The characters in It’s Kind Of A Funny Story are very interesting. Craig seems both very typical and subtly extraordinary. He has clear goals and desires, all of which have been sublimated to the expectations put upon him. It’s Kind Of A Funny Story does a good job of making his character journey realistic, well-paced and as uncertain as it ought to be. Similarly, without saying exactly what Bobby suffers from, his character is well-defined in such a way that it is as clear as the cut-marks on Noelle’s face and forearms.
What makes It’s Kind Of A Funny Story a decent exploration of the human condition that both captures reality well and does not insult the intelligence of the viewer is the fact that the movie does not pander. So, for example, the film begins with Craig contemplating jumping to his death and realizing that he needs help. Very late in the film, Craig ends up on a high place and the movie is not so simplistic, stupid or pandering as to stop to acknowledge the moment. Instead, the viewer picks up on the idea that Craig is in a different place and that jumping no longer occurs to him. I like that.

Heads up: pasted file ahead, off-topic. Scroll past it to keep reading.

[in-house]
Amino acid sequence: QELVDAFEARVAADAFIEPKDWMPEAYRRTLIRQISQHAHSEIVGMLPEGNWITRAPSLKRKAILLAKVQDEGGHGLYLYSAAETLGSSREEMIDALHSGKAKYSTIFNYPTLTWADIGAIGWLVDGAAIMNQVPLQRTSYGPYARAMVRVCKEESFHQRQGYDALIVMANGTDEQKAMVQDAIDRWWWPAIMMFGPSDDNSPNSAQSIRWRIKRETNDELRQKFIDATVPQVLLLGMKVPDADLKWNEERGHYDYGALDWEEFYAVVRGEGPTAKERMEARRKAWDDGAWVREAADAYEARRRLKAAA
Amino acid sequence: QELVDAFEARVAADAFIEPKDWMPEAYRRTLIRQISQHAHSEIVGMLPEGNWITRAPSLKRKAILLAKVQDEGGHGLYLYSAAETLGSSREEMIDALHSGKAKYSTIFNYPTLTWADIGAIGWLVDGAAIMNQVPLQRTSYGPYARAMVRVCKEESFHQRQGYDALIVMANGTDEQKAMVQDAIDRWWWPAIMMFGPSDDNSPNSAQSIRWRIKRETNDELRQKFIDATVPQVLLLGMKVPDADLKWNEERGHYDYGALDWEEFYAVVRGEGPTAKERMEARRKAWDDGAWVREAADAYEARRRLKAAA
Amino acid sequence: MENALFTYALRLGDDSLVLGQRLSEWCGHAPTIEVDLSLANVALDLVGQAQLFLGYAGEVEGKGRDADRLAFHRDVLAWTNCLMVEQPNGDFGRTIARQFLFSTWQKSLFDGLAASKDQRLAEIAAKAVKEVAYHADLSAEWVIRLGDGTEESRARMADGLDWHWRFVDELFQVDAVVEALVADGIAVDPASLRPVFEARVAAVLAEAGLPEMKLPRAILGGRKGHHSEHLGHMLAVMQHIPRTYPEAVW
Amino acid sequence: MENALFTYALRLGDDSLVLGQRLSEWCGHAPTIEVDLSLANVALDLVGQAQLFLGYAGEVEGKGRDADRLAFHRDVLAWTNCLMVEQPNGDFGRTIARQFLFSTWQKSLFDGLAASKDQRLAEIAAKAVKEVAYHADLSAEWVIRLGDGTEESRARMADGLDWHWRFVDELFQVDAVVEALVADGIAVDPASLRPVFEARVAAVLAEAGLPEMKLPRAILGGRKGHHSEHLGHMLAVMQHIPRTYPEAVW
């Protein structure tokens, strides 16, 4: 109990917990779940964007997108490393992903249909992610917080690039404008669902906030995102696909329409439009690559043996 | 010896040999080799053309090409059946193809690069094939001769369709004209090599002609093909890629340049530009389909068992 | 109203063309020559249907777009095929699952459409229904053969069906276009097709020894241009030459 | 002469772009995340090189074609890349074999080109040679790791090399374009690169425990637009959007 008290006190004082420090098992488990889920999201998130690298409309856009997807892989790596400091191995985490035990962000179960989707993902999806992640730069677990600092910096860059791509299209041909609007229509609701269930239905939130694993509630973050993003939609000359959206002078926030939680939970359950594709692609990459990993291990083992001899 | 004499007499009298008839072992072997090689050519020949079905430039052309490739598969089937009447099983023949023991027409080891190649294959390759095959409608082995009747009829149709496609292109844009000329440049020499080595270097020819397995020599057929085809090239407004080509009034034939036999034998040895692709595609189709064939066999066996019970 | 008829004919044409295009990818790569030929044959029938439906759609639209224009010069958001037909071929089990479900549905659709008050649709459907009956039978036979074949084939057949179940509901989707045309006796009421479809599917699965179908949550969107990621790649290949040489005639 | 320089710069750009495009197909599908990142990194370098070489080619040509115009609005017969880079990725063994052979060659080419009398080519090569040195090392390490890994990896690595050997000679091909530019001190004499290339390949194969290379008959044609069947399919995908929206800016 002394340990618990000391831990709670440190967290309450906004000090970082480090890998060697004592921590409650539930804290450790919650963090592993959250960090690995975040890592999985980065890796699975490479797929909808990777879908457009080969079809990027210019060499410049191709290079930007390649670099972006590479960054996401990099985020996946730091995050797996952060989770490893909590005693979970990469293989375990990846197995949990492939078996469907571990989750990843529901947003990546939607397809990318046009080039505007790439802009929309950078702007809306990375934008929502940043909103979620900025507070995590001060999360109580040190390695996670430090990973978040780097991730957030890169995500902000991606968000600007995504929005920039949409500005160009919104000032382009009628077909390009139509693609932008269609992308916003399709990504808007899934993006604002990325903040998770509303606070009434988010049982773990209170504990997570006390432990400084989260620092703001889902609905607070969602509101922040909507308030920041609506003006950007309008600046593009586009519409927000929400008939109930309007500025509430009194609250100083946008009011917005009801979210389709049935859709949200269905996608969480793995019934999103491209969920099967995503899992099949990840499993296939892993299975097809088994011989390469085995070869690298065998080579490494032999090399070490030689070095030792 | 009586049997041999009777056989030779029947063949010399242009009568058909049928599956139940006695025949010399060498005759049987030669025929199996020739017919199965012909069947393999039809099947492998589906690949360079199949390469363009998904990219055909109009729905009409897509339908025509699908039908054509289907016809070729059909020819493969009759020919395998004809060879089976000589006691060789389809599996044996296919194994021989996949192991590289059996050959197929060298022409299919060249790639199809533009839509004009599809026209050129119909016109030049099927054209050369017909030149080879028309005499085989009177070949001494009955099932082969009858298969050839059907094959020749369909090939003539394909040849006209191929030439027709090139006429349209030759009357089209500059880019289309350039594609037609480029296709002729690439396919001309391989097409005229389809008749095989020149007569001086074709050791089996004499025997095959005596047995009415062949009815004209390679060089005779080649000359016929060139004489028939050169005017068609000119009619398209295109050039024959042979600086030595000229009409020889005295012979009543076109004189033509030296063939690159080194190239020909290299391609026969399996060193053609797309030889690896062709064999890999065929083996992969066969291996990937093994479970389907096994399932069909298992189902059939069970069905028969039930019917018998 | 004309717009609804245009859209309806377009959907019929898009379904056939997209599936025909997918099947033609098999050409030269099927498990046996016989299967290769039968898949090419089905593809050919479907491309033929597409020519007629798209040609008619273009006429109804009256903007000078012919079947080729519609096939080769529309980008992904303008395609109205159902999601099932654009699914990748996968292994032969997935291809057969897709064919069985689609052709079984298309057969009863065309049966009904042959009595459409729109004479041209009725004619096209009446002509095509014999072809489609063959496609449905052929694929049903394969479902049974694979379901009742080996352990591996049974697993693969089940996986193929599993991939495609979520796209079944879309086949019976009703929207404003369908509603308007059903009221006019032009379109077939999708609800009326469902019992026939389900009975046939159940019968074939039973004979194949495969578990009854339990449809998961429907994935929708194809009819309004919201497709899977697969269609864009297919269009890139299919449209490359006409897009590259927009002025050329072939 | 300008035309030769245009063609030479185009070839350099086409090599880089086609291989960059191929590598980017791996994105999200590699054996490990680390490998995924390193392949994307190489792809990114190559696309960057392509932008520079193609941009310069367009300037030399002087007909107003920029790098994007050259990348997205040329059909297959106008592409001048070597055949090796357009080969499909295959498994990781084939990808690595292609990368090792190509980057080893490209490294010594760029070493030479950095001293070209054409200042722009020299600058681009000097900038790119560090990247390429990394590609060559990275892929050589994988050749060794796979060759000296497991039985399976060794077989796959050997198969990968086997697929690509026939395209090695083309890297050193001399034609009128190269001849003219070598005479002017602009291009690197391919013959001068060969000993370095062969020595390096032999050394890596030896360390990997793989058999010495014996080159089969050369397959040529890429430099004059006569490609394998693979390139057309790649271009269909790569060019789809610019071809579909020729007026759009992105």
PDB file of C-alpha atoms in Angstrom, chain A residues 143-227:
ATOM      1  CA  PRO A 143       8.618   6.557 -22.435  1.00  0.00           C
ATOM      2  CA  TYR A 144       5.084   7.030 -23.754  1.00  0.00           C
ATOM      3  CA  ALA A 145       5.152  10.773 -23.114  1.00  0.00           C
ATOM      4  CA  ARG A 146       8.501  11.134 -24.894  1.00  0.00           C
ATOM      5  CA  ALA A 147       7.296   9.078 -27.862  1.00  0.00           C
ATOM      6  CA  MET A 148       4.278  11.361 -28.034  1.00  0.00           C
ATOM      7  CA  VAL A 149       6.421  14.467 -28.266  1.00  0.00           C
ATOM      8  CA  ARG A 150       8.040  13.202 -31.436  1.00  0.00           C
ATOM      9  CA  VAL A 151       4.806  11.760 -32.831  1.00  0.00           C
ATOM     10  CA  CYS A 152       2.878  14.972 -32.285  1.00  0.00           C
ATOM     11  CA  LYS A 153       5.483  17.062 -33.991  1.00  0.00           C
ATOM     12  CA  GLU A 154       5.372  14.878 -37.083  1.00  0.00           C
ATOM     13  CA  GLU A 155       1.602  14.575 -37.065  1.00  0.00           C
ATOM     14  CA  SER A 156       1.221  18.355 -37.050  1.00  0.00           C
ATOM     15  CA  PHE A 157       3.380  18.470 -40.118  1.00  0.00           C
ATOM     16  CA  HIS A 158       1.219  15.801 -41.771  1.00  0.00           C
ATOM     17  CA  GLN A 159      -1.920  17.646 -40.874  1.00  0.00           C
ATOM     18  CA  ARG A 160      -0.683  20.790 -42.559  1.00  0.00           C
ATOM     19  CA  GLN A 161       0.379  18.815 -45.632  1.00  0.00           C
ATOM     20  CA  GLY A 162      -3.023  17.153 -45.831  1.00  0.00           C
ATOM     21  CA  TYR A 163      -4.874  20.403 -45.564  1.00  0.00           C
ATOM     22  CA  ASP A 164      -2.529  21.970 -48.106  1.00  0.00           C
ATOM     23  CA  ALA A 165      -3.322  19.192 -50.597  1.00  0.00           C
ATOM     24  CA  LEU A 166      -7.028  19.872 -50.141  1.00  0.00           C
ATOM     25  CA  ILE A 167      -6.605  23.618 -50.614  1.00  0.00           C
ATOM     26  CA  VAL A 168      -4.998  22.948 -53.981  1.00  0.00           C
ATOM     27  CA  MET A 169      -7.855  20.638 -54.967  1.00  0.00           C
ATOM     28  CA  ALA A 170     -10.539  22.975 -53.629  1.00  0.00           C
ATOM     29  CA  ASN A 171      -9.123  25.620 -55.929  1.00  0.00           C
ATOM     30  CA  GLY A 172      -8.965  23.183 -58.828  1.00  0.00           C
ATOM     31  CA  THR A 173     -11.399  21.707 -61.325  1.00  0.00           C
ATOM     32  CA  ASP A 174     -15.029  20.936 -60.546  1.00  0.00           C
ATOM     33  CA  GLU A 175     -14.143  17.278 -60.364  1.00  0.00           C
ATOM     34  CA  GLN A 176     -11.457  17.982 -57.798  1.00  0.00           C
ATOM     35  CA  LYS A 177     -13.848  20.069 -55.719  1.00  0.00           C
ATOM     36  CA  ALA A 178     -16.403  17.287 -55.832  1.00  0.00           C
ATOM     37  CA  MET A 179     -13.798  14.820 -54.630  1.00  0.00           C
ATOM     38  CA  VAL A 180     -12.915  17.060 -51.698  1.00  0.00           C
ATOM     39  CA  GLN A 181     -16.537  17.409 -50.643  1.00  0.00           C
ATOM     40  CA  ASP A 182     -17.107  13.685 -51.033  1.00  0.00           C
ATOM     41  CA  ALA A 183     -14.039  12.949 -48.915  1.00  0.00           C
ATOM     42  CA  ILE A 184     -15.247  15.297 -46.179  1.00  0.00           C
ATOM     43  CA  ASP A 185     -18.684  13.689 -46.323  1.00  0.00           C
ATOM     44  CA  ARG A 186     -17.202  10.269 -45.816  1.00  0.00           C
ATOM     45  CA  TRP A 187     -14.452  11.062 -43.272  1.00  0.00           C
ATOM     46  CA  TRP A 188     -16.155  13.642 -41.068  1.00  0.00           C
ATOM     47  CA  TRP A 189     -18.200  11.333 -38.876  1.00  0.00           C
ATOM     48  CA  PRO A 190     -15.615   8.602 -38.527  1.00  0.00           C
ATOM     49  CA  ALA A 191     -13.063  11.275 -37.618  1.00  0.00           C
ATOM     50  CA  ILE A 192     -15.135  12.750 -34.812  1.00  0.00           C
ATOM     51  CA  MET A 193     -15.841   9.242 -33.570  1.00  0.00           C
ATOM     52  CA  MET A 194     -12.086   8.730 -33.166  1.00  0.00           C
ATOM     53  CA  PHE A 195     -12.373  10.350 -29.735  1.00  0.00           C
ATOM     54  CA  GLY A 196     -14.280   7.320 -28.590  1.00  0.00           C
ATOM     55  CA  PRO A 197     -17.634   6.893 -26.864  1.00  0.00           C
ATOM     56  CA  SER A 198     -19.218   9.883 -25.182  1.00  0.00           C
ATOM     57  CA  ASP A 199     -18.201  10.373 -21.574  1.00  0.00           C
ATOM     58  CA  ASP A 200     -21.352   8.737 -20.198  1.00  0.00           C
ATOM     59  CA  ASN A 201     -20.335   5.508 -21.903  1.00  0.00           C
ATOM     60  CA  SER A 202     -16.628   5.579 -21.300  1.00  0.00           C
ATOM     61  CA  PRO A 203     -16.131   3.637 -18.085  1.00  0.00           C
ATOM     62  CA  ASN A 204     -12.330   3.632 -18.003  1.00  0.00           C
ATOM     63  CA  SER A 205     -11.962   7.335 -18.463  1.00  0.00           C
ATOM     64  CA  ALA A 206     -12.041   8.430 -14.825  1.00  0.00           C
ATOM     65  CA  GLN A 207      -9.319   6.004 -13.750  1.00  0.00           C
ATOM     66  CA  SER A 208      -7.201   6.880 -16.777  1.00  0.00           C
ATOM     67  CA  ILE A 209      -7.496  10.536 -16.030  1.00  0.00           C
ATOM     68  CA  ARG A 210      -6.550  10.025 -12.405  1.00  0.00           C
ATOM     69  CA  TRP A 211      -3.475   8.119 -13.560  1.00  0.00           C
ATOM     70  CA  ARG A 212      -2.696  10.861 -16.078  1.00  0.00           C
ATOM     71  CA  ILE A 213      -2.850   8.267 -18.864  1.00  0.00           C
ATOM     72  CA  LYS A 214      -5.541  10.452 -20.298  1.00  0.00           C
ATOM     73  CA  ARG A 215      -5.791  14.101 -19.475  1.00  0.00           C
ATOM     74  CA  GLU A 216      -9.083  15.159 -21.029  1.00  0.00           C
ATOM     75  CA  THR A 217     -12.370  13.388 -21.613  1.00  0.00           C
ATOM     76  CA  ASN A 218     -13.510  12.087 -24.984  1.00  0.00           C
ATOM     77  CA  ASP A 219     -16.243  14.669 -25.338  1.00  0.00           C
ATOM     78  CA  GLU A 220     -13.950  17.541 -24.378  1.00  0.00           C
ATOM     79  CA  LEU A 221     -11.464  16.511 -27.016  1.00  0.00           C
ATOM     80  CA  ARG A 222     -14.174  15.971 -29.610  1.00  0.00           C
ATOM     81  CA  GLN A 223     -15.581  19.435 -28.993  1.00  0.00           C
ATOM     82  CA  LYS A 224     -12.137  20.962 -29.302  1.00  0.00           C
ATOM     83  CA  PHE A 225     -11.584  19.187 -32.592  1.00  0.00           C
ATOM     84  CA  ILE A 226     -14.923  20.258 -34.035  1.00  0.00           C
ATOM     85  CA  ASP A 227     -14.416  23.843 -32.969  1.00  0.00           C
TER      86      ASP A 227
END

Like One Flew Over The Cuckoo’s Nest, It’s Kind Of A Funny Story is dominated by great performances. This was the first work I had seen Keir Gilchrist in and he blew me away as Craig. Subtle and realistic, Gilchrist is able to embody a young person having a serious crisis without making it melodramatic. What makes Gilchrist’s Craig work so well is that he is not suffering a severe disorder, merely breaking under the weight of what most people take as the “normal” experience. Gilchrist deserves a lot of credit for not hamming it up and making the character feel overblown or extraordinary in any way. That portrayal of realism works delightfully well for him.